Along a Hudson River pier in 2010, a sailor docked his battered schooner as a crowd watched in quiet anticipation. When he wearily stepped onto land, he had finished a remarkable human journey: Reid Stowe had been at sea for 1,152 days, the longest nonstop ocean voyage in recorded history.
A decade later, Stowe is raising a family in suburban North Carolina and driving a 2005 Chevy Malibu. But he has also obsessively been making giant abstract paintings, most of them using the weather-beaten sails that carried his schooner across the globe. He was recently back in New York to visit the Chelsea gallery that is showing his art.
“All this time later, I’m still trying to tell the world the story of what I went through,” said Stowe, 67, during his recent stay in Manhattan. “I’ve departed the touch of earth longer than anyone else. All my paintings carry the vibrations and significance of that journey.”
Tall and blue-eyed, Stowe has chased adventure his whole life. He crossed the Atlantic twice on a tiny catamaran when he was 21; he sailed through icebergs in Antarctica; he was kidnapped by pirates on the Amazon River.
But in the 1980s, Stowe was a striving artist in the downtown New York art scene, hanging out in the same circles as Keith Haring and Julian Schnabel. Jean-Michel Basquiat painted a portrait of him, but Stowe later sold it to fund his expedition. (He accepted $20,000 in 1993; the painting sold for $94,000 at Christie’s seven years later.)
Stowe was in a couple of small group shows in the East Village, but he was always returning to the sea. He hopes this show, at the Paul Calendrillo Gallery, might be his second chance at the art world.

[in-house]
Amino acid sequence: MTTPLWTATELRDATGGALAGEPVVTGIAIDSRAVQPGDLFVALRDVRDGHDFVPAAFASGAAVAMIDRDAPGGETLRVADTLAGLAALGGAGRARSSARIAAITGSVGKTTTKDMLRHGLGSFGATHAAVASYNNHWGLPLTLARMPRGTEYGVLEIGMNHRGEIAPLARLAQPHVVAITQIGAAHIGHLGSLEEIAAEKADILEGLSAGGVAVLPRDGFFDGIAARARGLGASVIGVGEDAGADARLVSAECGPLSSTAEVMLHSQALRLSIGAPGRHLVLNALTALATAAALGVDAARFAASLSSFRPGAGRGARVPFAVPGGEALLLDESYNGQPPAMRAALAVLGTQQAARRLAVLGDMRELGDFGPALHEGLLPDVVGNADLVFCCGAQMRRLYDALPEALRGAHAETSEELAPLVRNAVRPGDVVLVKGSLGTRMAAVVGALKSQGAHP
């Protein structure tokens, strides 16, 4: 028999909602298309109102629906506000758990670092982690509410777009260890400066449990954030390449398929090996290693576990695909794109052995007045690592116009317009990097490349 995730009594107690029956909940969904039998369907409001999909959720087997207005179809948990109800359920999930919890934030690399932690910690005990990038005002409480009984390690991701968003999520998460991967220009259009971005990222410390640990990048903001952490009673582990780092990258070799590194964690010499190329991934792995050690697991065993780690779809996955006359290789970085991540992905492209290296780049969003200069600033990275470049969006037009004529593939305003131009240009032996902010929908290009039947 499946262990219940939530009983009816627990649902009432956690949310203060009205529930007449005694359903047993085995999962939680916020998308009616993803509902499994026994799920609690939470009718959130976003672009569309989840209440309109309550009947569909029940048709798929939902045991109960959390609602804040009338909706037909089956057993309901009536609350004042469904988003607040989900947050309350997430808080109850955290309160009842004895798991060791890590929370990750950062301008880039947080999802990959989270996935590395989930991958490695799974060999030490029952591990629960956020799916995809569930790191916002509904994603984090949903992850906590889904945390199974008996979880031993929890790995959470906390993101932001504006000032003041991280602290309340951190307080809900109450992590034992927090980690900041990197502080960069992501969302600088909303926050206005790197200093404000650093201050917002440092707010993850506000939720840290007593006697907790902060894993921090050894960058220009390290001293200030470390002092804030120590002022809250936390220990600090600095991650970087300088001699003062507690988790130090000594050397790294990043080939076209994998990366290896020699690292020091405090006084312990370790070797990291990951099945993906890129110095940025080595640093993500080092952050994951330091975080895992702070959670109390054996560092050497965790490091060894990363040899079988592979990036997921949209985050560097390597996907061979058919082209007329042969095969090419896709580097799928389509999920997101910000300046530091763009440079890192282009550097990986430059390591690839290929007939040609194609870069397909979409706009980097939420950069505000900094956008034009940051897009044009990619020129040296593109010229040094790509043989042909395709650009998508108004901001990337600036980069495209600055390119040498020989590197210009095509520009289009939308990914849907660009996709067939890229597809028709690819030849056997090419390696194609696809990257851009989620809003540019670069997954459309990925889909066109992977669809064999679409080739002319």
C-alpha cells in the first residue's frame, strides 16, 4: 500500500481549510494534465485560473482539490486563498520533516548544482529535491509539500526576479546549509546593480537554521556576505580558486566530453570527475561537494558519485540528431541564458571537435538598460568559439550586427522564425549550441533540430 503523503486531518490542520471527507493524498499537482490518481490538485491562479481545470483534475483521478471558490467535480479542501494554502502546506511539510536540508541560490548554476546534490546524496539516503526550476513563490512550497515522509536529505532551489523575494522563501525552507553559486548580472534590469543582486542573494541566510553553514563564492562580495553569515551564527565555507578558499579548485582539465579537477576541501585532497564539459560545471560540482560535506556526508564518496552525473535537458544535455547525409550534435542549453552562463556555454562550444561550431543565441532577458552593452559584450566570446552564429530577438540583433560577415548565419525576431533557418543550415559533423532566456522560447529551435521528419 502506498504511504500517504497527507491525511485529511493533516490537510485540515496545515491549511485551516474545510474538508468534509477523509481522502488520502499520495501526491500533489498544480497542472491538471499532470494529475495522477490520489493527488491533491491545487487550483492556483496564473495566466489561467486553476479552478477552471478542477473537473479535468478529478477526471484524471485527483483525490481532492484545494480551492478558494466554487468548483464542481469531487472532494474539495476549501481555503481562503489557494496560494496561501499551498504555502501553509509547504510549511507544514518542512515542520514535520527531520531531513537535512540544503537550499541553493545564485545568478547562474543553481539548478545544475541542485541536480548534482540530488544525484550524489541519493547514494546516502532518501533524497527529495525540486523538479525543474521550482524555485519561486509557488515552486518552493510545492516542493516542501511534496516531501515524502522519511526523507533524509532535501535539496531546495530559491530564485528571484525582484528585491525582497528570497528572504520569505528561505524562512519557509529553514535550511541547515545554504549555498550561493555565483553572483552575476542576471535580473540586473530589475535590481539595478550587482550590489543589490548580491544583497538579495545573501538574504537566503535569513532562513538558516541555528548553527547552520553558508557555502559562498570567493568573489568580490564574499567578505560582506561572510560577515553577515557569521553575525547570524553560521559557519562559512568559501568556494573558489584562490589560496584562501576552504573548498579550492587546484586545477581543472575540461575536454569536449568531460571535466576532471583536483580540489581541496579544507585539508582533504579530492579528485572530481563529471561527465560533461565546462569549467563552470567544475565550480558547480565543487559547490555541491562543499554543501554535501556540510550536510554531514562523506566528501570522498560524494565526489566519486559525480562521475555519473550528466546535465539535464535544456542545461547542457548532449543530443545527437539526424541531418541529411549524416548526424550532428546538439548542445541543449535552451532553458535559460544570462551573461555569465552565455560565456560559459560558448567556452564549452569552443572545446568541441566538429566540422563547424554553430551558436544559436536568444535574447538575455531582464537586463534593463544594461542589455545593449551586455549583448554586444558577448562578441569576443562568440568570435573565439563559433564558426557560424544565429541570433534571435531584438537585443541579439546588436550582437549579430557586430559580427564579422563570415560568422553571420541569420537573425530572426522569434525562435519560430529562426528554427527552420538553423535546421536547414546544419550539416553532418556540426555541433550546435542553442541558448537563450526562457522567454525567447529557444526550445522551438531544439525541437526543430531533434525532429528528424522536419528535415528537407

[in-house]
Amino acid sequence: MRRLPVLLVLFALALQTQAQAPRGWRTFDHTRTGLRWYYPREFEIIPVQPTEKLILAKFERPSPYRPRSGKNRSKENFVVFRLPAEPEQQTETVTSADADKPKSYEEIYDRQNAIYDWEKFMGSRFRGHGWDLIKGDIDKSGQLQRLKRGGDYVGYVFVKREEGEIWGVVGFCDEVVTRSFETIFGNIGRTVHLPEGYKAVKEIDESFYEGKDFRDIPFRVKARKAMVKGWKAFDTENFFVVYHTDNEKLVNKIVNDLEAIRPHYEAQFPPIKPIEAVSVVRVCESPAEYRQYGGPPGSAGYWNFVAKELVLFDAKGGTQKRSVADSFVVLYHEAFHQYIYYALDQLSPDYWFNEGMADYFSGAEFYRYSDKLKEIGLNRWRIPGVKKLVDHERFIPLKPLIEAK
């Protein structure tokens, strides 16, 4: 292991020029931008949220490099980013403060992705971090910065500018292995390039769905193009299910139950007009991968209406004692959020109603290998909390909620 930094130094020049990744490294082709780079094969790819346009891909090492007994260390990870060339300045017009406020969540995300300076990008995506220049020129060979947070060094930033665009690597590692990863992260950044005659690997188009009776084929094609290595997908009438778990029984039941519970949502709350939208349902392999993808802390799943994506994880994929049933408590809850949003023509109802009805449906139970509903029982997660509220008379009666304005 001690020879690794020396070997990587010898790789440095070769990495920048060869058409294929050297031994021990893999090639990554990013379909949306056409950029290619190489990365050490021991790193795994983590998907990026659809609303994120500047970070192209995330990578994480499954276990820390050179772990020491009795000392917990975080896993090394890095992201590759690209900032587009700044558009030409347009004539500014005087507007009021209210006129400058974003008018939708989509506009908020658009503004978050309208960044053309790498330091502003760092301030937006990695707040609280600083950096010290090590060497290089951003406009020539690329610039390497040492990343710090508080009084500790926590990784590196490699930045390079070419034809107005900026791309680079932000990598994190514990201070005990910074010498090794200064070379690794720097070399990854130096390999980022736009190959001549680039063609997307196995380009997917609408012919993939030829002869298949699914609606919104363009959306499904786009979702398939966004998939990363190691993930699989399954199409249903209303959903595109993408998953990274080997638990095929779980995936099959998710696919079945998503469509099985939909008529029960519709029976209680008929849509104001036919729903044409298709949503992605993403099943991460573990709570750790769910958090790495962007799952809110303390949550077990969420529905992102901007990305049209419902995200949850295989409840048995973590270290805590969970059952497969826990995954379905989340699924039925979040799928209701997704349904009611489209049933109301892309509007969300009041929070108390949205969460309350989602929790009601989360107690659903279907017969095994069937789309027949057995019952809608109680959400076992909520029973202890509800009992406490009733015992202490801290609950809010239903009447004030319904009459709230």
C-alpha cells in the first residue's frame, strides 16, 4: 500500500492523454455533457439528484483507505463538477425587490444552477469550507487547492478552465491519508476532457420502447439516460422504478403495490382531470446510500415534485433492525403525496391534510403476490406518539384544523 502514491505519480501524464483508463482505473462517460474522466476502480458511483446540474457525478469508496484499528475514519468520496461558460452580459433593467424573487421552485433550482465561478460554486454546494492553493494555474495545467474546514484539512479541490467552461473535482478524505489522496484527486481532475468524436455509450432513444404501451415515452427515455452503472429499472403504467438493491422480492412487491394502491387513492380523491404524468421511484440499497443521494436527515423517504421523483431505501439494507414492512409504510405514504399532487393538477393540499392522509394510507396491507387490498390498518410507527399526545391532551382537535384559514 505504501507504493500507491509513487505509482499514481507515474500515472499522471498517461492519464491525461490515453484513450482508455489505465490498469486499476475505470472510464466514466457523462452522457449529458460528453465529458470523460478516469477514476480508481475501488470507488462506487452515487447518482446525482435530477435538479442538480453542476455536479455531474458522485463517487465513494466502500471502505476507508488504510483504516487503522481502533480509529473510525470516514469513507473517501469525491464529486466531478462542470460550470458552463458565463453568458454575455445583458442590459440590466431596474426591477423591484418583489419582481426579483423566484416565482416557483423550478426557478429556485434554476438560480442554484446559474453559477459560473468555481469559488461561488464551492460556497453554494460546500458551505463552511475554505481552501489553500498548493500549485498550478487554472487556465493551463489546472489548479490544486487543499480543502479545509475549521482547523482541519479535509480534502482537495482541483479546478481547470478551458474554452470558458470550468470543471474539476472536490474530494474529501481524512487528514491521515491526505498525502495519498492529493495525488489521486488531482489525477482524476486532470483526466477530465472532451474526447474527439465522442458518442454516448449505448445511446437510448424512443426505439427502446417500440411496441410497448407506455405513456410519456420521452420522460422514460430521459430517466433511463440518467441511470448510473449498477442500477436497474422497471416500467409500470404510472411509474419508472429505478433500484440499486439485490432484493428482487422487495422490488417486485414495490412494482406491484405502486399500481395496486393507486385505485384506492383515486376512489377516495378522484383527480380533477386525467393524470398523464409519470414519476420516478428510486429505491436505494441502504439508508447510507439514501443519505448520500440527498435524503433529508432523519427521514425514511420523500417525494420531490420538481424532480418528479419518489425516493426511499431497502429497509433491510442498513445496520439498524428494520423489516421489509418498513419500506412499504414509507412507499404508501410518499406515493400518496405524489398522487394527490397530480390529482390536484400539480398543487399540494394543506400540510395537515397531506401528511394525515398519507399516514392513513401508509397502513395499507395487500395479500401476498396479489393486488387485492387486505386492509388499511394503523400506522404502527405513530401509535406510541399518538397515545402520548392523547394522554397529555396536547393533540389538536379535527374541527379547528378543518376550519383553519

“I was painting on giant canvases before Schnabel was,” he said. “Warhol’s dealer told me I could be big, but he’d say, ‘Well, Reid’s going off on another trip again.’”
Stowe became obsessed with embarking on a 1,000-day journey at sea in the 1970s. His intention was to simulate a round-trip to Mars, and he spent years preparing for it.
His father was an Air Force lieutenant colonel, and he grew up on military bases around the world, but he seemed to show little interest in regimentation after that.
As a young man, he visited the South Pacific, and he later carved the figureheads of Polynesian spirits into his 70-foot schooner for protection. (His ship, which he built himself, is named Anne, for his mother.) He studied Taoist philosophy, and he claims that energy harnessed from tantric sex has powered his long-distance voyages.
In St. Barts, he was a pot smuggler (he spent nine months in jail), and in the 1990s, he lived rent-free on a boat moored to a dock in Chelsea. His three marriages to young women — two artists and a model — all ended in divorce because they wouldn’t commit, he said, to the 1,000-day trip.
Soanya Ahmad was different. She was a 23-year-old photography student when she met Stowe, who was then 55, and one of the first things he asked her was: “How’s your health? Can you spend a long time at sea? It’s important I know.”
In 2007, they departed from Hoboken on a boat stocked with 6 tons of nonperishable provisions and a sprout garden. On Day 15, a freighter hit their schooner. Around Day 300, Ahmad started feeling sick, and a boat picked her up near the coast of Australia. Communicating by a satellite phone, Stowe soon learned that she was pregnant. On Day 457, Ahmad gave birth to Darshen in New York. Stowe met his son for the first time when he arrived on the Hudson two years later.
Since returning to land, Stowe has embraced something close to domesticity. He now lives in the suburbs of Greensboro, North Carolina, at his father’s house with Darshen, who is now 11, and Ahmad.